Wendy May served in the Army for a year as a man before she was honorably discharged. She told ABC11 that transgender people have been serving in silence for centuries and because of the ban, that could likely continue.
"That's why this transgender issue in the military is a big deal for me. Nowhere in the Constitution does it discriminate against people based on their gender," May said. "You can be lesbian, gay, bisexual and open. Being open, you have to hide again. That's just wrong. They shouldn't have to fake it."
“This represents the people who fear and have to hide and who have died because they are transgender.” Wendy May is a transgender veteran who carries this ribbon in her pocket every day. Tonight, we hear her take on @POTUS’ transgender military ban. #ABC11 pic.twitter.com/nVMQR5y0Jj— Akilah Davis (@DavisABC11) January 23, 2019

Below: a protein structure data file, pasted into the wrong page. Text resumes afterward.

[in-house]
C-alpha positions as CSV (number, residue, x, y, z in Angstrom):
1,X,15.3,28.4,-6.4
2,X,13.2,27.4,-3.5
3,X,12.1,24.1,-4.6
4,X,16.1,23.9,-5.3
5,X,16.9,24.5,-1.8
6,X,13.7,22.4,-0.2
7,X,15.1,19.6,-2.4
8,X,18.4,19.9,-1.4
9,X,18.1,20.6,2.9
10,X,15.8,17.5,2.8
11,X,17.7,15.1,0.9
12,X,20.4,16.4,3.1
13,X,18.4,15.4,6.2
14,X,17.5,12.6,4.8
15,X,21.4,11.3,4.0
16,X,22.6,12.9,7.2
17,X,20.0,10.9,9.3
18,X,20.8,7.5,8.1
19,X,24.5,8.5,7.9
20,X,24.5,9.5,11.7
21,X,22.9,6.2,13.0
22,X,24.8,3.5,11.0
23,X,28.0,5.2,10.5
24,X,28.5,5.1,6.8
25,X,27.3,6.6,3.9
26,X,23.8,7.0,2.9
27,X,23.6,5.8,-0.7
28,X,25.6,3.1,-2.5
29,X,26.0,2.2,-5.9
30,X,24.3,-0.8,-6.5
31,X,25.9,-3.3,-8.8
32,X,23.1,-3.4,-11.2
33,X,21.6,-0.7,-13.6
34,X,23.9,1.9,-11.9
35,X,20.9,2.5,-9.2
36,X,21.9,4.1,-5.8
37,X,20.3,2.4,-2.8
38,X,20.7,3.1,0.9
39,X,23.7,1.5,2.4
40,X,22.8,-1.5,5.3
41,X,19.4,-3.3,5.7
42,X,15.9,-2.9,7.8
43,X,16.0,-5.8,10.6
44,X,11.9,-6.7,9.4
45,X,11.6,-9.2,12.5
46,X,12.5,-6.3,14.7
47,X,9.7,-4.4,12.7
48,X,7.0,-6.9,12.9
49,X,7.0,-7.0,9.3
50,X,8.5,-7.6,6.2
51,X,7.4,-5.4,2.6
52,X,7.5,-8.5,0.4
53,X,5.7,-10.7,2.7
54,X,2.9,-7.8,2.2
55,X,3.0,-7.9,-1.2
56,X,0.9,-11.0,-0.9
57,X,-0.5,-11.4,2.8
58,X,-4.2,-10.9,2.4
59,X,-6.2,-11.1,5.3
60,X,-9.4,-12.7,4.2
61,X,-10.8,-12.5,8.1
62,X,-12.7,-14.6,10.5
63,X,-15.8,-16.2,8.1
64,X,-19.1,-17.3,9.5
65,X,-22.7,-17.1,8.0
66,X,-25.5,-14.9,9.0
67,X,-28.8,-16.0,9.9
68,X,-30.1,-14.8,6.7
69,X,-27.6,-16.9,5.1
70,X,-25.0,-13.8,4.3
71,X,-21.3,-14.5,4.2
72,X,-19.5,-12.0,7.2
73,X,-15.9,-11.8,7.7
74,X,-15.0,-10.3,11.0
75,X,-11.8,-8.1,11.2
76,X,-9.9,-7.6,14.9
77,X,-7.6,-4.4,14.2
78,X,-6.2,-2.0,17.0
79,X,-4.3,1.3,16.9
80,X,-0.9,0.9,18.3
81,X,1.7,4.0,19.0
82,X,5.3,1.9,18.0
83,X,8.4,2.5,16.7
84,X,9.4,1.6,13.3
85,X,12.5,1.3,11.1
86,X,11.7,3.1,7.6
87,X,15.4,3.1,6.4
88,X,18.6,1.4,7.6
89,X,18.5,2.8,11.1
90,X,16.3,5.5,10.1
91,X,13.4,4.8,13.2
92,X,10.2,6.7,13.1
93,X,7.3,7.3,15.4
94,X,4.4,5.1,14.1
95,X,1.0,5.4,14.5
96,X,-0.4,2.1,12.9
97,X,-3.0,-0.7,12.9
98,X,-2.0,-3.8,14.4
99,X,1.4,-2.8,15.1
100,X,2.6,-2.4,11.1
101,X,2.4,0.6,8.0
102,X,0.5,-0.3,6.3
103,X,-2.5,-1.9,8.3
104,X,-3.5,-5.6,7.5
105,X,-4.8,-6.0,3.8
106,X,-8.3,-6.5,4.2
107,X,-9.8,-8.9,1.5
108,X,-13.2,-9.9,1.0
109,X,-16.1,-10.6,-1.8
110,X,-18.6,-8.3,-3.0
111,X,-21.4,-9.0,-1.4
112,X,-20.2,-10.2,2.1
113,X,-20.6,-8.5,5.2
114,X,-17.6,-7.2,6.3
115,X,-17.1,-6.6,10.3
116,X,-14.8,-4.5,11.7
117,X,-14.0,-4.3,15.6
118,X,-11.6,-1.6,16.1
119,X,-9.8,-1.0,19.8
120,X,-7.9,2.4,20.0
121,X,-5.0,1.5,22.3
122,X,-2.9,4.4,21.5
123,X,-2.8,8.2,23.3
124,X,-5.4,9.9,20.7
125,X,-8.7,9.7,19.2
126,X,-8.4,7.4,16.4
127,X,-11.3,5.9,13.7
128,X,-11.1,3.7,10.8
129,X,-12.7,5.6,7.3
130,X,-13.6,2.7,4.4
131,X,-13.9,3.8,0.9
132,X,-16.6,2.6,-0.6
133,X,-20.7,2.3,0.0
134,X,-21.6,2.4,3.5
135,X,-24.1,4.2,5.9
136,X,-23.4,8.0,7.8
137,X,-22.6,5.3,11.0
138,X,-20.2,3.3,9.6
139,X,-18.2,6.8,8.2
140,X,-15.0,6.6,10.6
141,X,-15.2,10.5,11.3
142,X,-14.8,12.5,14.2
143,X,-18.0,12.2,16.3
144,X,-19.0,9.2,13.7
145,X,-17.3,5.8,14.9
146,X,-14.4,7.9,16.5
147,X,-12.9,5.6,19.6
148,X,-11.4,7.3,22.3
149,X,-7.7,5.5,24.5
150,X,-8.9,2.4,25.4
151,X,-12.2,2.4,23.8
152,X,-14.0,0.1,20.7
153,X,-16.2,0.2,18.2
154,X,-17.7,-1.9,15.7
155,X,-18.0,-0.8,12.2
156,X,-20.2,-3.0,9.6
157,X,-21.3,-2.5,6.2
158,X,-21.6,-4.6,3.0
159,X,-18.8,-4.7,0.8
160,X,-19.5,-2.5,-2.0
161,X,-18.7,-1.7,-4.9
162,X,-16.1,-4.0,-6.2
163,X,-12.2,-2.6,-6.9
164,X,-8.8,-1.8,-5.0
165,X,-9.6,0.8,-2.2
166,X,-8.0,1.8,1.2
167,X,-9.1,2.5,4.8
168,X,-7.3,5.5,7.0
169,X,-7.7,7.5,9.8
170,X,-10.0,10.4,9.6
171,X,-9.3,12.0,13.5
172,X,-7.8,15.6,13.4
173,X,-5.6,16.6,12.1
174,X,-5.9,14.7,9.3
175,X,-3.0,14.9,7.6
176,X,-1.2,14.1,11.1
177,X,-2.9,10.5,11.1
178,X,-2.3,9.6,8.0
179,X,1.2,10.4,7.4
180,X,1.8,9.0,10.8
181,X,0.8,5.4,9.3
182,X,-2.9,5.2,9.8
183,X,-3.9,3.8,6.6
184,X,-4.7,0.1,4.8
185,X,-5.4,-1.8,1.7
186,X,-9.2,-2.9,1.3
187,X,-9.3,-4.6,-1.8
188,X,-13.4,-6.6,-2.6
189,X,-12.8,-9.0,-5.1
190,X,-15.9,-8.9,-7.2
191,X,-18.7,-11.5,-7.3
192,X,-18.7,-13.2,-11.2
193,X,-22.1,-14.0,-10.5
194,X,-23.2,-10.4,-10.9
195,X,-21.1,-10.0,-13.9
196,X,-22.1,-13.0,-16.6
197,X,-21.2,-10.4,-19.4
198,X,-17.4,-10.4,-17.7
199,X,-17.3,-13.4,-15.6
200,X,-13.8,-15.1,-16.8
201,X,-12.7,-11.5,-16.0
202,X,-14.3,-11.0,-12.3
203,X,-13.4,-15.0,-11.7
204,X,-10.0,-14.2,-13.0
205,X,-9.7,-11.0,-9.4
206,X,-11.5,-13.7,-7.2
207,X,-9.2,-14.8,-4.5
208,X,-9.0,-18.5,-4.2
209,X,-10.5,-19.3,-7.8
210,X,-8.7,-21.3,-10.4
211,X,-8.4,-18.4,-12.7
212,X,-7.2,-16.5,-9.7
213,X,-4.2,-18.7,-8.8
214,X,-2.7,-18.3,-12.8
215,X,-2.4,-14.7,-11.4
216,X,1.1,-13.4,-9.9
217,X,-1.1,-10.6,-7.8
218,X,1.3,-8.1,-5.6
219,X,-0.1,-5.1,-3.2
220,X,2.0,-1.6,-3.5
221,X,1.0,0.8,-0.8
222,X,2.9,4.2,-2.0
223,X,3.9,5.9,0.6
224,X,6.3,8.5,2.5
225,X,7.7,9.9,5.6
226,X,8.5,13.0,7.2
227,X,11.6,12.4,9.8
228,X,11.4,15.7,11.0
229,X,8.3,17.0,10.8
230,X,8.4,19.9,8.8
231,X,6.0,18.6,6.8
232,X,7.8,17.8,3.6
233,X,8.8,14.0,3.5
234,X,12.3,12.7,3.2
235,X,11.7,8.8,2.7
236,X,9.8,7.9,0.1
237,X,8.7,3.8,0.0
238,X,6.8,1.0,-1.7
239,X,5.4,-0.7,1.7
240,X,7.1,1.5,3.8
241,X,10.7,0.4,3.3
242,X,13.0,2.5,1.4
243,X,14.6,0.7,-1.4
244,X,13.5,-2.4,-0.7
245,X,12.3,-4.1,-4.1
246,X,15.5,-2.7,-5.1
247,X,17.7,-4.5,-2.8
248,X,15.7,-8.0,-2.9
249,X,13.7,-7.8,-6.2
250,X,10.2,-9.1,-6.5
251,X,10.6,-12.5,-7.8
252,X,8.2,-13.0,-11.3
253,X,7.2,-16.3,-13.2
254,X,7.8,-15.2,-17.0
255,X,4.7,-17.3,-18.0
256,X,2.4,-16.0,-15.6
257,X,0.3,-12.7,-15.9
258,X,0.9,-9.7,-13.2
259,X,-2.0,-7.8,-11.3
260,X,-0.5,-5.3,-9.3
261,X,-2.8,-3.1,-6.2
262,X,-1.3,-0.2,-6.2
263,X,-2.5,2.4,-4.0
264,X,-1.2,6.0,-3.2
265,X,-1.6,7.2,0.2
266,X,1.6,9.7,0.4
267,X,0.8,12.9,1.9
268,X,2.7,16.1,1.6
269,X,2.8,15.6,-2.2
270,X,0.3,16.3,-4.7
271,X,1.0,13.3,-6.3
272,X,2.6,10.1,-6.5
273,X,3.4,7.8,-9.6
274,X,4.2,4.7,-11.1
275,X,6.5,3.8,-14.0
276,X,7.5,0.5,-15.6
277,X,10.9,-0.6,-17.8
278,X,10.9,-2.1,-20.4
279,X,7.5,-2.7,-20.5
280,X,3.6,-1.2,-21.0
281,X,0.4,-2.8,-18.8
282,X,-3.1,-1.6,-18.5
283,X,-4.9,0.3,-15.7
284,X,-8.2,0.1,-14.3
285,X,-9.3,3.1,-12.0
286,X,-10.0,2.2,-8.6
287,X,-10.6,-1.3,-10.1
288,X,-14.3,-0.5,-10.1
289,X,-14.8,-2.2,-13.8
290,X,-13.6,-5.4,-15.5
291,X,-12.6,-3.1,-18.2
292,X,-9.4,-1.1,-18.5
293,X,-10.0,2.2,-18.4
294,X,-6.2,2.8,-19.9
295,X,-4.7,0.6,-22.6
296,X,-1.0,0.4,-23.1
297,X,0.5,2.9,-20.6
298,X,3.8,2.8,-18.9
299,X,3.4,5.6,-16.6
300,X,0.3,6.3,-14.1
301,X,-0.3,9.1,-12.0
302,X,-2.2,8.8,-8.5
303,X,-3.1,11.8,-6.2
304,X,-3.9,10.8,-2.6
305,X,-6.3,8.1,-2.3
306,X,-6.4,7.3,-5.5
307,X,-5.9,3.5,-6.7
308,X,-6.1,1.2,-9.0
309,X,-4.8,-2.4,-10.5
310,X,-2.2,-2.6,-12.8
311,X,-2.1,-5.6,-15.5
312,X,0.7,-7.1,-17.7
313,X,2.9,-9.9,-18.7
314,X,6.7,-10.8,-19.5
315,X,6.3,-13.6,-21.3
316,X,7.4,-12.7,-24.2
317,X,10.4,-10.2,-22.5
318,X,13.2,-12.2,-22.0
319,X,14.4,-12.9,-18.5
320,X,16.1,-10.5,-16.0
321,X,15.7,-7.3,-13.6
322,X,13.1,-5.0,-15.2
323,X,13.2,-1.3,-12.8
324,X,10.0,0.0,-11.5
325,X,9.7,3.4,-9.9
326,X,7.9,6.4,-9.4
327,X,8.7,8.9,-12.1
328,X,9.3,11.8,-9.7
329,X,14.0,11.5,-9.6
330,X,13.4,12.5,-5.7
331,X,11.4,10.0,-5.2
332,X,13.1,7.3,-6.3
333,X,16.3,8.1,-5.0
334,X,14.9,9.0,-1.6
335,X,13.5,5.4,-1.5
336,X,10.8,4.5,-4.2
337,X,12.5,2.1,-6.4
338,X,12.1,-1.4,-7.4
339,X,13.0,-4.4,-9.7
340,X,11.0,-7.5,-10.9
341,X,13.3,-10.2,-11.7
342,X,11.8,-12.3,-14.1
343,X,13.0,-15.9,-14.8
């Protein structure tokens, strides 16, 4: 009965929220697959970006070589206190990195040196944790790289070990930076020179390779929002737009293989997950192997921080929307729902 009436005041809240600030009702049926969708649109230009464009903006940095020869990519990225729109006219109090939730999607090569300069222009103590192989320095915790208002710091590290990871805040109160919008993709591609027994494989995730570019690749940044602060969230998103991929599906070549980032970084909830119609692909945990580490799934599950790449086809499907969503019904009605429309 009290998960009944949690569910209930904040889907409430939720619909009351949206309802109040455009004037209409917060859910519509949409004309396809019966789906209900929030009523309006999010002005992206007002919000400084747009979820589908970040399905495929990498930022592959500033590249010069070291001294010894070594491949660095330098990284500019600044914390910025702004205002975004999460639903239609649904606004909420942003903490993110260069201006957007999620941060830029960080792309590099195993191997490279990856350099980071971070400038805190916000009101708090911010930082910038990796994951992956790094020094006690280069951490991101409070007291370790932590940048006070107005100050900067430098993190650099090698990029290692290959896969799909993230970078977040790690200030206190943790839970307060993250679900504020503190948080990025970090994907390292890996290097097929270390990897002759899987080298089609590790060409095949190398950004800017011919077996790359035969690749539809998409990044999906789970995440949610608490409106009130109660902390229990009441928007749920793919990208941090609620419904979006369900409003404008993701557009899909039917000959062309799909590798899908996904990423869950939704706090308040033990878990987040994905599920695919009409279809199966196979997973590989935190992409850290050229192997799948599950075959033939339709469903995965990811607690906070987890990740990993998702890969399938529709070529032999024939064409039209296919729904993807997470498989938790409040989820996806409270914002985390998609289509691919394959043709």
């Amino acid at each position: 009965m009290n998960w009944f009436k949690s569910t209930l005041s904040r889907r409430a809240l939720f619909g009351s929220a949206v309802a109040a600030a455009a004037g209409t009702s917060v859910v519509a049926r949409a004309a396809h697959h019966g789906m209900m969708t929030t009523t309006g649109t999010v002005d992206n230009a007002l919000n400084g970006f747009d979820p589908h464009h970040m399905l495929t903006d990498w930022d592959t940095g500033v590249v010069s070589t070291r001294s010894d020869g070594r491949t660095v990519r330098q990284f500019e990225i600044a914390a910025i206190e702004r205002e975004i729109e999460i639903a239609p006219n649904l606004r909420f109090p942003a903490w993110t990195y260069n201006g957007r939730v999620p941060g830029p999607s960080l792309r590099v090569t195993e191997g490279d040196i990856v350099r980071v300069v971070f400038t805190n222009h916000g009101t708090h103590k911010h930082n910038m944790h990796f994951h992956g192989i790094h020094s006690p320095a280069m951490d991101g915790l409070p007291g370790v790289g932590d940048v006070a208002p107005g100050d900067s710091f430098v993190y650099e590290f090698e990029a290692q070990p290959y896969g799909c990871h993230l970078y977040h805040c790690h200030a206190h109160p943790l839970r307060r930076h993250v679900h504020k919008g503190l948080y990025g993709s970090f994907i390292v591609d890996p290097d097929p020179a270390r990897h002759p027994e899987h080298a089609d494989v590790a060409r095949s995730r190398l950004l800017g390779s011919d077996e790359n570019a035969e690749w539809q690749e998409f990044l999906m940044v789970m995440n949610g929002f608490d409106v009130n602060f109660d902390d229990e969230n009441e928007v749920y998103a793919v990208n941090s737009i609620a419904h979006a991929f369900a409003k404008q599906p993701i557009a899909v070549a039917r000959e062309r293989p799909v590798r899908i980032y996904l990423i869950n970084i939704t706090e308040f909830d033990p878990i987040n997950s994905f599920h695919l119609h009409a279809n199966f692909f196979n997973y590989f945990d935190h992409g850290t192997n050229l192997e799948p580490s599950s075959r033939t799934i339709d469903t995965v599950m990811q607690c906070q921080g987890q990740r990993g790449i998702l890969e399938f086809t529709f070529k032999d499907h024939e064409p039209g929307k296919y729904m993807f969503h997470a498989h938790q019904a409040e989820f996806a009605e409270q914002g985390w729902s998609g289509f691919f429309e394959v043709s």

The Supreme Court -- by a 5-4 vote -- granted the Trump administration's request to begin enforcing a ban, with some exceptions, on transgender military service members while legal appeals continue.
The move, which is temporary, reverses a lower court order that had put the policy on hold. The court said Justices Ruth Bader Ginsburg, Stephen Breyer, Sonia Sotomayor, and Elena Kagan would have denied the request to stay the lower court's order.
Officials said the decision has no immediate effect because one national injunction against the ban remains in place. But if a judge lifts that injunction, as expected, the Pentagon could soon decide to begin implementing the partial ban on transgender troops as the appeals process in the lower courts continues.
ABC News contributed to this report.